Mom-in-law’s idea of perfect wife for son
Son, don’t chase women1 This is a message from King Lemuel of Massa. Actually, his mother taught it to him.
2 Hey, son, what are you doing?
I gave birth to you, now what are you doing?
I married your dad, now tell me, what are you doing?
3 Don’t chase women and let them sap the lifeforce out of you.
They can destroy kings.
4 Wine’s another problem, my dear Lemuel.
It’s not for kings.
Rulers have no business drinking the strong stuff.
5 You drink too much, and you forget the laws you passed.
You can steal justice from the hurting people who need you.
6 Give strong drinks to the dying.
Give wine to people suffering through bitter times.
7 Let the poor drink to forget how poor they are.
That way they don’t have to remember it.
8 Speak for those who can’t speak for themselves.
Defend the rights of people suffering through hard times.
9 Make some noise and judge people fairly.
Defend the rights of the helpless and the needy.
A wife my mother would love10 Who on earth can find a good wife?
She’s as rare as a bag of jewels, and worth even more.
11 Her lucky husband can trust her with everything
Because she’s got his back and that’s all he needs.
12 She brightens his day every day of his life.
Trouble doesn’t stand a chance.
13 Somehow, she manages to find the wool and flax she needs,
And she spins it with a smile.
14 She’s like a fleet of cargo ships
Importing gourmet food from abroad.
She’s up before daylight15 She gets up so early that it’s still dark outside.
She does it to make breakfast for her family.
She makes extra for the babysitter and any servants around at breakfast time.
16 She even uses her mad money to buy a plug of ground.
Then she plants a vineyard there.
17 She works hard,
And the muscles in her arms show it.
She works at night18 She knows when she’s had a good day,
But she doesn’t quit when it gets dark. Lights stay on.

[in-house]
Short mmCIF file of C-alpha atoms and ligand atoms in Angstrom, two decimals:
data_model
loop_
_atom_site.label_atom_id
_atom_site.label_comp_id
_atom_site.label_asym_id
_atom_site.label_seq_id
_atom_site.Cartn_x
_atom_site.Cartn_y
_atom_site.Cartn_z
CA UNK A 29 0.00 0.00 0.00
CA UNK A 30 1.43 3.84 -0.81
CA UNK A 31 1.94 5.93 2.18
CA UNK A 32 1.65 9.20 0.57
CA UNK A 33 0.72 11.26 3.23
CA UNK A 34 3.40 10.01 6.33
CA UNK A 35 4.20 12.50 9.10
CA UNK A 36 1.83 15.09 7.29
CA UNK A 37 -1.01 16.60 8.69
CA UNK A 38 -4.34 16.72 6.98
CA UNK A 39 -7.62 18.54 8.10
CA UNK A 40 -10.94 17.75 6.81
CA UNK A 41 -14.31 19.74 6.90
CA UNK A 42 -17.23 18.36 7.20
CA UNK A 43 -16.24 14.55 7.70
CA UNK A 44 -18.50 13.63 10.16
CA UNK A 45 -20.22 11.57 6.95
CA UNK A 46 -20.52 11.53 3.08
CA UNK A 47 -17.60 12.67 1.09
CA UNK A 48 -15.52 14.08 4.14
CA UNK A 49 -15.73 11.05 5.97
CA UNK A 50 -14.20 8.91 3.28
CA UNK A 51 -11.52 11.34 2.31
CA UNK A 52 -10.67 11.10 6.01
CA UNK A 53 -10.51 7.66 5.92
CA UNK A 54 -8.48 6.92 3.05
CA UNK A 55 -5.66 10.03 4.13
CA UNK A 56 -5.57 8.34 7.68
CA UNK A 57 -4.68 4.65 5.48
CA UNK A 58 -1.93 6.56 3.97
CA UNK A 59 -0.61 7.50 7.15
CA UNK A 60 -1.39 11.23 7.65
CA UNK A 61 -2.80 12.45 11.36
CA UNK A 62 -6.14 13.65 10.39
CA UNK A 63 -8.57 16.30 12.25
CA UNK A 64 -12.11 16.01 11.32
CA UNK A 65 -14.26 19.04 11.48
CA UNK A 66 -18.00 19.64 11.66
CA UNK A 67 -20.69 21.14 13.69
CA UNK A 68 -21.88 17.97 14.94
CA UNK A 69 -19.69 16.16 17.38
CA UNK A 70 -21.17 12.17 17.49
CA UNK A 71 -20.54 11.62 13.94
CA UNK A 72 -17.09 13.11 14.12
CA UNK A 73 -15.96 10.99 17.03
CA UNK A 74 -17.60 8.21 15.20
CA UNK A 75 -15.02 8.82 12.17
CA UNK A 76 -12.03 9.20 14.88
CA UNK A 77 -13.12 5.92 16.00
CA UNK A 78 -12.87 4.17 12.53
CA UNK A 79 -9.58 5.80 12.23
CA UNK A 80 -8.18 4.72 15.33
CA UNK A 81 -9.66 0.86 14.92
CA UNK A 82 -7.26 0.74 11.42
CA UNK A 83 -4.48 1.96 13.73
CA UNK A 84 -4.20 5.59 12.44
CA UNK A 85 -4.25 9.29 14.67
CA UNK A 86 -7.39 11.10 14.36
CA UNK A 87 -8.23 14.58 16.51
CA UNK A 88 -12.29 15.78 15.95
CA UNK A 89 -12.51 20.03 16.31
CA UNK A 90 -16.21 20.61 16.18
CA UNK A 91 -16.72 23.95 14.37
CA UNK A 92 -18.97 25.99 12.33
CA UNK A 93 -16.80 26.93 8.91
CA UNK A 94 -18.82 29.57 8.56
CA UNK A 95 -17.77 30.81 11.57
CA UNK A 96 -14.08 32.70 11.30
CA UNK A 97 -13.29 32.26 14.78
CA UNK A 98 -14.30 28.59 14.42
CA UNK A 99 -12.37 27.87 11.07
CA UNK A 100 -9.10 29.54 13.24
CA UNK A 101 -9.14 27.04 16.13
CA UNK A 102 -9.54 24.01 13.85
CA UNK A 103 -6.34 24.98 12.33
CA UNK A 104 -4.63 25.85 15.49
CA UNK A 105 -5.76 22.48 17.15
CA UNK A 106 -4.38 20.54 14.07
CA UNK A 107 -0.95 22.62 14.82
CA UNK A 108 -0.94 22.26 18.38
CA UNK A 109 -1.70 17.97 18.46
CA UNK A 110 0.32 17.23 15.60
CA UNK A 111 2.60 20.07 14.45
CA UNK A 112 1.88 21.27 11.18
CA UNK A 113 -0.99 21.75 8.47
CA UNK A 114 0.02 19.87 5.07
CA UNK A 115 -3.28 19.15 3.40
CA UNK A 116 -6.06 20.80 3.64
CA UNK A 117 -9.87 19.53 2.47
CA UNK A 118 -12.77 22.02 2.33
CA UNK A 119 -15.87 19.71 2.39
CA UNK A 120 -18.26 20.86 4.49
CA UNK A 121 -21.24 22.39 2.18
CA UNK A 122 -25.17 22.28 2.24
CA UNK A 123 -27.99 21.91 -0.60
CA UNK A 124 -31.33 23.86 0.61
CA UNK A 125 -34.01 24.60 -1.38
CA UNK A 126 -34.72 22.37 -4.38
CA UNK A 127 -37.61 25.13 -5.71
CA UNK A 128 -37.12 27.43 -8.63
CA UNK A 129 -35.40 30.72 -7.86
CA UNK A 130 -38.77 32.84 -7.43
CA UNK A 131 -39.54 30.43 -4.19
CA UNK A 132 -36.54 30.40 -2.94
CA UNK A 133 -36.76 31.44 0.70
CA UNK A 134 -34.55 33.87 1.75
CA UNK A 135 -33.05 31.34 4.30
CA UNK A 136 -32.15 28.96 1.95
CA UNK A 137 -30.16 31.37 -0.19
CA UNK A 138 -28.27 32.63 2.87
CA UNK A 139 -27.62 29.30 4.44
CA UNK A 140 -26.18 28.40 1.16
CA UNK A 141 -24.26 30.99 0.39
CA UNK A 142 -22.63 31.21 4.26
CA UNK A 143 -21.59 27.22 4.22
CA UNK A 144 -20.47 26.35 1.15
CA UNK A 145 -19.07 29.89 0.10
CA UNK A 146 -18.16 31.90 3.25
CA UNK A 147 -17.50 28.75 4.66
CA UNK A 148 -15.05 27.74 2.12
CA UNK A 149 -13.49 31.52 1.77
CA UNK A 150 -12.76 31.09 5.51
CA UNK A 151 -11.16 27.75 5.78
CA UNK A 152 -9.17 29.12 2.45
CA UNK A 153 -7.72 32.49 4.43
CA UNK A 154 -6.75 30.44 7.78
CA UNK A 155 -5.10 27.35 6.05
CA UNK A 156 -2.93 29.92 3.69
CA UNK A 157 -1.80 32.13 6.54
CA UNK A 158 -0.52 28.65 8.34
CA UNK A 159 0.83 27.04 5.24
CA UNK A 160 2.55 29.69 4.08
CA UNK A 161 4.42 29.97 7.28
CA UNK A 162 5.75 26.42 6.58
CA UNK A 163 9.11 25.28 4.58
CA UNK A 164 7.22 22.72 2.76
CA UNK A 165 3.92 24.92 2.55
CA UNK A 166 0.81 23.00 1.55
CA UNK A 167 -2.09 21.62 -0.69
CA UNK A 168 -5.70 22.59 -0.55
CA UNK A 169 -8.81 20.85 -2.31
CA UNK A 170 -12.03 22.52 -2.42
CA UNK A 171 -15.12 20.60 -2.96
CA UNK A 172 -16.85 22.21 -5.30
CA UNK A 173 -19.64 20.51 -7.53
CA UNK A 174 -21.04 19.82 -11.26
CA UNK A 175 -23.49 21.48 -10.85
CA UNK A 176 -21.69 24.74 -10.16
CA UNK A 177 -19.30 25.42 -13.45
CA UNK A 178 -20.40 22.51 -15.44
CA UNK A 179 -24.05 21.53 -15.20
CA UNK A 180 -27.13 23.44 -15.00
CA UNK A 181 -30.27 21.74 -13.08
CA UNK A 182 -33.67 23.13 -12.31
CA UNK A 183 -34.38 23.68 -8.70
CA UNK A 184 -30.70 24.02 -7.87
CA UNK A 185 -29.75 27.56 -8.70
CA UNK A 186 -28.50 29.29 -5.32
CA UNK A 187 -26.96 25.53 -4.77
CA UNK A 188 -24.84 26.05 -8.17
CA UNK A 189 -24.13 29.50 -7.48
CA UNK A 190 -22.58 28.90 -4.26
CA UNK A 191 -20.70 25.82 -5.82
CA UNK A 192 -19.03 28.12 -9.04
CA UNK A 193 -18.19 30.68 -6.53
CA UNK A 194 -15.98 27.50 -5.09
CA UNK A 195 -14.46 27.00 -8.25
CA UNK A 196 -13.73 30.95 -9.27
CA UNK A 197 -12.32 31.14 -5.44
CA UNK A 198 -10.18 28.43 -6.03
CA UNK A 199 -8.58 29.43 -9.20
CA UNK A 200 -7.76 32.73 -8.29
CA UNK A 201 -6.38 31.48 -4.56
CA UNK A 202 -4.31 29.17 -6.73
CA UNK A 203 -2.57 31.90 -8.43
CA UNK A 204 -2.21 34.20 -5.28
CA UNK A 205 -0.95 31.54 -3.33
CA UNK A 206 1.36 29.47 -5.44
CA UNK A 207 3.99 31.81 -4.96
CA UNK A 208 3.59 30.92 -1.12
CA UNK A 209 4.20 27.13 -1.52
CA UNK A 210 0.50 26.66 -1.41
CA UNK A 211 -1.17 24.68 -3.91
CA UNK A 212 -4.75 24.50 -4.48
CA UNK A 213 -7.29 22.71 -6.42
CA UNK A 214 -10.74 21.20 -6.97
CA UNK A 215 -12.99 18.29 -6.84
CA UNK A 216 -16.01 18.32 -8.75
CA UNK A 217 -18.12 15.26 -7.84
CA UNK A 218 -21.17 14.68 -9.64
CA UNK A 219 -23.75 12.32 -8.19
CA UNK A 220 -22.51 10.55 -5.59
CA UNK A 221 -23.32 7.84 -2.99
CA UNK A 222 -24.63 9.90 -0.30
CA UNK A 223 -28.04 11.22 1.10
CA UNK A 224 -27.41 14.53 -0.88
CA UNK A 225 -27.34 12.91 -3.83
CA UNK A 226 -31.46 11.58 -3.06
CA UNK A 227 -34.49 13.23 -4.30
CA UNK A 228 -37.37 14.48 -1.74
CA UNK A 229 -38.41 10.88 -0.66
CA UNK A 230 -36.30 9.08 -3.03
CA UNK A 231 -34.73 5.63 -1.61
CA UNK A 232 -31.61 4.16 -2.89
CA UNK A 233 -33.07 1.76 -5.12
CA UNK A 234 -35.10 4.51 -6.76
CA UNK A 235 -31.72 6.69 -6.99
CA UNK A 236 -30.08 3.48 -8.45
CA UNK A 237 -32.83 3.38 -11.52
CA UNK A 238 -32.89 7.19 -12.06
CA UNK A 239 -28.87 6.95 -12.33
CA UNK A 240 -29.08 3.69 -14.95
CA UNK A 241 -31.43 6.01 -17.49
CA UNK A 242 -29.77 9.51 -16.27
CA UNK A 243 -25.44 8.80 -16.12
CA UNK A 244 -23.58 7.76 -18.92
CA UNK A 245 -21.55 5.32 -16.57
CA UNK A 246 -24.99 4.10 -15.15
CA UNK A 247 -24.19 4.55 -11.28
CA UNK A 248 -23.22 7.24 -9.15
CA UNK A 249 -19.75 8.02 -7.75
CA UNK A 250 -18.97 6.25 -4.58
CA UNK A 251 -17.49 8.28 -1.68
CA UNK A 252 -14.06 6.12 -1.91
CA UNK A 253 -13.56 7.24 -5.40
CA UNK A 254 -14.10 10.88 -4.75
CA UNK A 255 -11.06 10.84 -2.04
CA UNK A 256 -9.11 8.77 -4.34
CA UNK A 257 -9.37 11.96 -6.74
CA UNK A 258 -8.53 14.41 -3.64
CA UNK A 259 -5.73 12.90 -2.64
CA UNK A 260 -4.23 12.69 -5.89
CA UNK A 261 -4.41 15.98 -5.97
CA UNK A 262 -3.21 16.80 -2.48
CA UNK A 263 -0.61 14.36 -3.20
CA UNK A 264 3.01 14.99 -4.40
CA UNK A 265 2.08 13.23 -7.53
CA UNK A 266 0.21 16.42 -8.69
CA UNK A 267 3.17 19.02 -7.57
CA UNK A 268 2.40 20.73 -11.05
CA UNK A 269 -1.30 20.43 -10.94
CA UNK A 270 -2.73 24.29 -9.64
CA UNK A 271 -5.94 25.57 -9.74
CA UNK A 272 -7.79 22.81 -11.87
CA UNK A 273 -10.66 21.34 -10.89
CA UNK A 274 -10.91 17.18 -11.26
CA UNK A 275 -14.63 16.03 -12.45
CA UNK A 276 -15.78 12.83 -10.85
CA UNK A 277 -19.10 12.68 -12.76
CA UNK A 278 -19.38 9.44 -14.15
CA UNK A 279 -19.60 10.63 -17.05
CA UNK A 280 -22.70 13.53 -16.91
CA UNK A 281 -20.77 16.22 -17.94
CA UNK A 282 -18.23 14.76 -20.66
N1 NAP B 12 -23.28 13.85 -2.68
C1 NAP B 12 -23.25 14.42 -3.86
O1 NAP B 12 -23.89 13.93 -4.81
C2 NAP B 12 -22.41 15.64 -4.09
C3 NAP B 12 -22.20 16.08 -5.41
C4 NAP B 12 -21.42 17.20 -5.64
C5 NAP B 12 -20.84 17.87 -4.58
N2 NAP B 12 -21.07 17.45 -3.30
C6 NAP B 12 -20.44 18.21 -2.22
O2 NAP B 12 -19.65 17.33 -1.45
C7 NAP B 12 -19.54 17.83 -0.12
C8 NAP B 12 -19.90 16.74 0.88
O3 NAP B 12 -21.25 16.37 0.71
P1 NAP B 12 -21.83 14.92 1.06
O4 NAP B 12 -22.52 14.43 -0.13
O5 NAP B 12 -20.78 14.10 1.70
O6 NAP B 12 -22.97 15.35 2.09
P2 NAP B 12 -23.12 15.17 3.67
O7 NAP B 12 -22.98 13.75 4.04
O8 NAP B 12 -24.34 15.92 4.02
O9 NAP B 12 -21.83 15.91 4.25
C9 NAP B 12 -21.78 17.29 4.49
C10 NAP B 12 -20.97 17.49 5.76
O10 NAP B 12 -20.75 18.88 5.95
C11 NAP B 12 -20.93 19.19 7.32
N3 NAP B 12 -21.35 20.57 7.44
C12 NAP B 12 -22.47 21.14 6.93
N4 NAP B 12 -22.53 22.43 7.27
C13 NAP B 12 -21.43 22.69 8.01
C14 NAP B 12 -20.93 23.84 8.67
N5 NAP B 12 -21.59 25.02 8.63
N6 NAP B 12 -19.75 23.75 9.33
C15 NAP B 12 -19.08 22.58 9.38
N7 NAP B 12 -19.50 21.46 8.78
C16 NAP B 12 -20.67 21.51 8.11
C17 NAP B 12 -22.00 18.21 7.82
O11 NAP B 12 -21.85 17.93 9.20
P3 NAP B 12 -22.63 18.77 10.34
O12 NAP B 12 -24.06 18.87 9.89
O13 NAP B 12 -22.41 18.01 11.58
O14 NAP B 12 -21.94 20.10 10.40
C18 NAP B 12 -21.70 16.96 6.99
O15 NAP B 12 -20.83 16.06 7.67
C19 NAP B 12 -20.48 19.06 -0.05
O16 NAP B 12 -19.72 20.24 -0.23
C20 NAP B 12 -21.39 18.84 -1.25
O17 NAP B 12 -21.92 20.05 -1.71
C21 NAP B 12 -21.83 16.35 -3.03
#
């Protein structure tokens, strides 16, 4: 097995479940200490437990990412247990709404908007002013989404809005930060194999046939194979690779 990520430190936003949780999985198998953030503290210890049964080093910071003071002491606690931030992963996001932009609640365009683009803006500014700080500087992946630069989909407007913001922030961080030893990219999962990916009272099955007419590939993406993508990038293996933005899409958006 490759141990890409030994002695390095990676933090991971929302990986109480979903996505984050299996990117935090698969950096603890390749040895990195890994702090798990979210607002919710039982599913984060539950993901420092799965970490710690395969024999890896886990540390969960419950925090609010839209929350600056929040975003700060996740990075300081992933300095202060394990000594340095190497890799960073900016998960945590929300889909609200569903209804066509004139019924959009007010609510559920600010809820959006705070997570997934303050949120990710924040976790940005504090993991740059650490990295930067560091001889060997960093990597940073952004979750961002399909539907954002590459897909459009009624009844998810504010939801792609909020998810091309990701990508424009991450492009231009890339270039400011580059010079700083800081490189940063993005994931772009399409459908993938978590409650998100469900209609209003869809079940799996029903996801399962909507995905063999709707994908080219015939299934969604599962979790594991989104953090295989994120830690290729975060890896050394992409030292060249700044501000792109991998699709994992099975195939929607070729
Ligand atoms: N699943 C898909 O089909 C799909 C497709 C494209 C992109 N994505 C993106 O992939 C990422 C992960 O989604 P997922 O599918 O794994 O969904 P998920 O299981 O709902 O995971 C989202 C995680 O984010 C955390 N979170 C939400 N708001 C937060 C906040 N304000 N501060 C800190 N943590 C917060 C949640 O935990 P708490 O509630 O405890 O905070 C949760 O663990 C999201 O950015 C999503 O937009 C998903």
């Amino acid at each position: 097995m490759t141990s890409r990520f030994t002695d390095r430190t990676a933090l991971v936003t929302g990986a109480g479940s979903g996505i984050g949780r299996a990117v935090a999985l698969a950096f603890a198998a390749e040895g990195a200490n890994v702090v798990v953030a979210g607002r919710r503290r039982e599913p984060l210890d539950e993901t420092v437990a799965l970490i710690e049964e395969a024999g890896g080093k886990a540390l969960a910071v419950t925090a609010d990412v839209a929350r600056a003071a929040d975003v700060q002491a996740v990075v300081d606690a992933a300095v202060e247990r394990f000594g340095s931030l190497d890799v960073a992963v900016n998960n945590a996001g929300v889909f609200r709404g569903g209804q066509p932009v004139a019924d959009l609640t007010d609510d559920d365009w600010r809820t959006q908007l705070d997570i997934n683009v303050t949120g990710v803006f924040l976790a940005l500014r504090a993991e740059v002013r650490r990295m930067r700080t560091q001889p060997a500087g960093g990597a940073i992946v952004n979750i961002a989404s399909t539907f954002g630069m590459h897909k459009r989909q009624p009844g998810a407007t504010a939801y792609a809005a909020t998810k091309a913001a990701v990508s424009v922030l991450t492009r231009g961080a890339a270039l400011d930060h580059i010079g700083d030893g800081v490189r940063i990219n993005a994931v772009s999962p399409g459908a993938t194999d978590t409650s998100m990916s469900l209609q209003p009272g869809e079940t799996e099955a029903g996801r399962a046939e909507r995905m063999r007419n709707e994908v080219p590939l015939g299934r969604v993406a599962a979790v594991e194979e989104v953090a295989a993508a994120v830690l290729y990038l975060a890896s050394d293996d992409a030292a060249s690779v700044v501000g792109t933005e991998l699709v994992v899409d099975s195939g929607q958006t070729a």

19 She goes back to work,
To the chore of spinning thread.
20 She keeps her eyes open for people in need,
And she gives them a helping hand.
She makes clothes for the family21 When the cold winter wind blows, no big deal.
Her family is warm in the elegant clothes she made.
22 She makes her own quilts, too,
and dresses herself in the fine linen she deserves.
23 Movers and shakers in the city know her husband well.
All the top leaders sit with him.
She runs a business24 In her spare time she makes clothes to sell.
Retailers buy her belts and sell them again.
25 She’s a strong woman, dignified and confident.
She smiles about her future.
26 Her advice is wise
And her teaching style is gentle.
27 She’s on top of everything needed to keep the family running.
There’s not a lazy bone in her body.
How to praise a wife like this28 Her children brag about her
And so does her husband. He tells her,
29 “There are some wonderful women out there, my dear,
But you take the cake.”
30 A woman can fake charm and lose her beauty to time,
But a woman who loves God is a woman worth praising.
31 Give her everything she has worked so hard for.
And tell everyone how lucky it is that a bum like you
won a prize like her.
King Lemuel doesn’t show up anywhere else in the Bible. But he may be from the same presumably Arab region as Agur, son of Jakeh of Massa (30:1).
More literally, the verse is mostly “What?” three times. What, my son? What, son of my womb? What, son of my vows? Why what? Who knows? It’s a strange start. Some scholars guess she’s thinking out loud about what she’s going to tell him. Others say she’s saying, “What’s going on with you?” or “What’s your problem?” Or maybe it means “Listen up.” Lots of guesses. So feel free.
More literally, for all she has done, “praise her in the gates,” which is where the guys used to hang out, at the busy city gates.
- Sorry, there are currently no questions for this chapter.